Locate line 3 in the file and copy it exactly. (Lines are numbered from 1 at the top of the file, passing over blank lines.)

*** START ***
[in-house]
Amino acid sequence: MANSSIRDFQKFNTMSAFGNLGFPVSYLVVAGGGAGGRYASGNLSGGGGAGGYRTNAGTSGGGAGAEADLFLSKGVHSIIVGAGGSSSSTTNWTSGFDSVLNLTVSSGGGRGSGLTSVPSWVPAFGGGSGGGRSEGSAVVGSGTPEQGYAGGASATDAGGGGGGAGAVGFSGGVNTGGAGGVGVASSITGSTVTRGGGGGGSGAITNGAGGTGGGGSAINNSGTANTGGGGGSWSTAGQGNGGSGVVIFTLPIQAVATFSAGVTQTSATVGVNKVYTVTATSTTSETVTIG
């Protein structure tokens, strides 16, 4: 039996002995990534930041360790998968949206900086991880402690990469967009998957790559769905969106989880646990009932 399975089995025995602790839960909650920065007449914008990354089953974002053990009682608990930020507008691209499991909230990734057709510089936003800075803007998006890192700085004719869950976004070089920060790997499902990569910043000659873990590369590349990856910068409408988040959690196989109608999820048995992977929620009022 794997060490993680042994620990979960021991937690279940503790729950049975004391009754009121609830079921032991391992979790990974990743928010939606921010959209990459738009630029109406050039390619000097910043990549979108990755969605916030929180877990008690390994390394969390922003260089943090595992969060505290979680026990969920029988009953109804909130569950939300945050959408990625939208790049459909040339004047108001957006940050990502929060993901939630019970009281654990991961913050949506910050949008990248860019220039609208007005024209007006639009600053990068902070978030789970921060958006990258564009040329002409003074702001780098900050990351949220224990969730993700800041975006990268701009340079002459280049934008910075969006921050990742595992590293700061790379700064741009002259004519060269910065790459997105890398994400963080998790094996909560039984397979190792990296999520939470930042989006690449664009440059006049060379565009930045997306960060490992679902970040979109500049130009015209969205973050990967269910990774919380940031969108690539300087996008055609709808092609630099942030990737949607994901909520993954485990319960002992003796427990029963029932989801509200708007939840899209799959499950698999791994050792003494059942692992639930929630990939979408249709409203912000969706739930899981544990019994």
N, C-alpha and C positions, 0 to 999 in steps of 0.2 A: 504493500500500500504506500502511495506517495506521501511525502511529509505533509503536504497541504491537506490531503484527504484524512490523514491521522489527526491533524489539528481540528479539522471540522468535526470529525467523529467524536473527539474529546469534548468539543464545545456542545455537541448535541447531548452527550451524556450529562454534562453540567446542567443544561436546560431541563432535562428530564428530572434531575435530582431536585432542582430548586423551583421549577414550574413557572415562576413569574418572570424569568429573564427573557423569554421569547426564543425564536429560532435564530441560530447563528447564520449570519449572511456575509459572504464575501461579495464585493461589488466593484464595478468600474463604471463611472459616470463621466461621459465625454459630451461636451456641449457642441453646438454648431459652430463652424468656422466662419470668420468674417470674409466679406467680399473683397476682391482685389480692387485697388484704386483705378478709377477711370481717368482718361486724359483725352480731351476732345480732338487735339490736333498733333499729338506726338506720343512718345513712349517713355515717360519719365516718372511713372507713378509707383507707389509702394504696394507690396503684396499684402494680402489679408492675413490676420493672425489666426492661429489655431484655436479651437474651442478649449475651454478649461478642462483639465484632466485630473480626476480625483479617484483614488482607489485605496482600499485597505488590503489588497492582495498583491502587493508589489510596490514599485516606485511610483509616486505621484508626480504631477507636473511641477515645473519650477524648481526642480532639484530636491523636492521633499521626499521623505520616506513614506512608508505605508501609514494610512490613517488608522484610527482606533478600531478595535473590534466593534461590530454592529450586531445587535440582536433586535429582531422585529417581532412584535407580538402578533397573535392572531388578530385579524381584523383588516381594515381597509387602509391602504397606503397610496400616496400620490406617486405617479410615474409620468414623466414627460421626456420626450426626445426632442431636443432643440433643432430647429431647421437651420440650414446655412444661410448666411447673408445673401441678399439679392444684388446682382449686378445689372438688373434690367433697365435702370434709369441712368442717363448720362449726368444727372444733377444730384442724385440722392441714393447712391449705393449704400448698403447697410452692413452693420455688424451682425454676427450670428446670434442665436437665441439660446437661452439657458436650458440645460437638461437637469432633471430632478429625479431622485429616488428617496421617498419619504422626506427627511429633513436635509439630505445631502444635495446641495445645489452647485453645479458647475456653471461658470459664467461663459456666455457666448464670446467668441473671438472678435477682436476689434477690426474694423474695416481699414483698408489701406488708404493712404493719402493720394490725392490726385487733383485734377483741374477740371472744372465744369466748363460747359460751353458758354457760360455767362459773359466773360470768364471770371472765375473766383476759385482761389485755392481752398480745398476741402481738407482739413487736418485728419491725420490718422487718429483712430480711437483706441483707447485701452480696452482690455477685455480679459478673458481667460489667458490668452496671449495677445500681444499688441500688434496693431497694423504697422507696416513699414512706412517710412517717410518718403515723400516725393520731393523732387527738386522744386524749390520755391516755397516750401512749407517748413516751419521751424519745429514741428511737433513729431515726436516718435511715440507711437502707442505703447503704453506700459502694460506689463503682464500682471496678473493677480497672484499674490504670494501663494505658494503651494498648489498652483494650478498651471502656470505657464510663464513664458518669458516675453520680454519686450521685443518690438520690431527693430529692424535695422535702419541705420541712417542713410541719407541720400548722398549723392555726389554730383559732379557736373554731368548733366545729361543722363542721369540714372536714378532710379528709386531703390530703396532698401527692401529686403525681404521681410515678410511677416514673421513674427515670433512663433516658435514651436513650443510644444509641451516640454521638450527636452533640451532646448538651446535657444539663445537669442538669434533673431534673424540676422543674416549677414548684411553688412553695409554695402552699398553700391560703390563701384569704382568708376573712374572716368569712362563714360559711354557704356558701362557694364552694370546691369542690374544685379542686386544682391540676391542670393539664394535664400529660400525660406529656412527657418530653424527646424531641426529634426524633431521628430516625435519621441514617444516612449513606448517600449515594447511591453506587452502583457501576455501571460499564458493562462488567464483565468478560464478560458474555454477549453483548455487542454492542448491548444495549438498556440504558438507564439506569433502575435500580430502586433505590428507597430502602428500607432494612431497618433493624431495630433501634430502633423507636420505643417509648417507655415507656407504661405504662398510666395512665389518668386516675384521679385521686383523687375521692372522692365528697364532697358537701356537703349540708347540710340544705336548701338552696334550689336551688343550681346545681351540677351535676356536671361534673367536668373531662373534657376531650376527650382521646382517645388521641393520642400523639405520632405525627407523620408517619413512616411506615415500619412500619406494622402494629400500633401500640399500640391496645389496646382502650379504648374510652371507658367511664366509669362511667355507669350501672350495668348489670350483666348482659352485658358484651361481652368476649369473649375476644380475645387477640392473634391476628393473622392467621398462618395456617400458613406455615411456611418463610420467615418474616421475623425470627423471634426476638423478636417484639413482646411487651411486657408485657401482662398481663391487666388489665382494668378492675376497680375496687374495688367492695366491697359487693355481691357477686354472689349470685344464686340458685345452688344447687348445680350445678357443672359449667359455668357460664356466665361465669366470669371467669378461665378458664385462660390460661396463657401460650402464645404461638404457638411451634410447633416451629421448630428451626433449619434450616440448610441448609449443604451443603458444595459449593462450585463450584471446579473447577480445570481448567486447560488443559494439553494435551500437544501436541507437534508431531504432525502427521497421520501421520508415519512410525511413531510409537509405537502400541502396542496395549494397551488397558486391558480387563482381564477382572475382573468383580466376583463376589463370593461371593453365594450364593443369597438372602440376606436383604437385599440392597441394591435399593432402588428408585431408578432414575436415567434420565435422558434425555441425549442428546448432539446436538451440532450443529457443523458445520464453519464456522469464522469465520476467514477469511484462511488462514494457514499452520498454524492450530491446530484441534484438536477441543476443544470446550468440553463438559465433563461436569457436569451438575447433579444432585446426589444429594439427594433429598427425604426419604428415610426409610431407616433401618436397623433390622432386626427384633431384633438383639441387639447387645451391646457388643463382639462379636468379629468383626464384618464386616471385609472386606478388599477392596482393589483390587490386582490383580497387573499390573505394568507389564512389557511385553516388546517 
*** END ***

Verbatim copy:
């Protein structure tokens, strides 16, 4: 039996002995990534930041360790998968949206900086991880402690990469967009998957790559769905969106989880646990009932 399975089995025995602790839960909650920065007449914008990354089953974002053990009682608990930020507008691209499991909230990734057709510089936003800075803007998006890192700085004719869950976004070089920060790997499902990569910043000659873990590369590349990856910068409408988040959690196989109608999820048995992977929620009022 794997060490993680042994620990979960021991937690279940503790729950049975004391009754009121609830079921032991391992979790990974990743928010939606921010959209990459738009630029109406050039390619000097910043990549979108990755969605916030929180877990008690390994390394969390922003260089943090595992969060505290979680026990969920029988009953109804909130569950939300945050959408990625939208790049459909040339004047108001957006940050990502929060993901939630019970009281654990991961913050949506910050949008990248860019220039609208007005024209007006639009600053990068902070978030789970921060958006990258564009040329002409003074702001780098900050990351949220224990969730993700800041975006990268701009340079002459280049934008910075969006921050990742595992590293700061790379700064741009002259004519060269910065790459997105890398994400963080998790094996909560039984397979190792990296999520939470930042989006690449664009440059006049060379565009930045997306960060490992679902970040979109500049130009015209969205973050990967269910990774919380940031969108690539300087996008055609709808092609630099942030990737949607994901909520993954485990319960002992003796427990029963029932989801509200708007939840899209799959499950698999791994050792003494059942692992639930929630990939979408249709409203912000969706739930899981544990019994």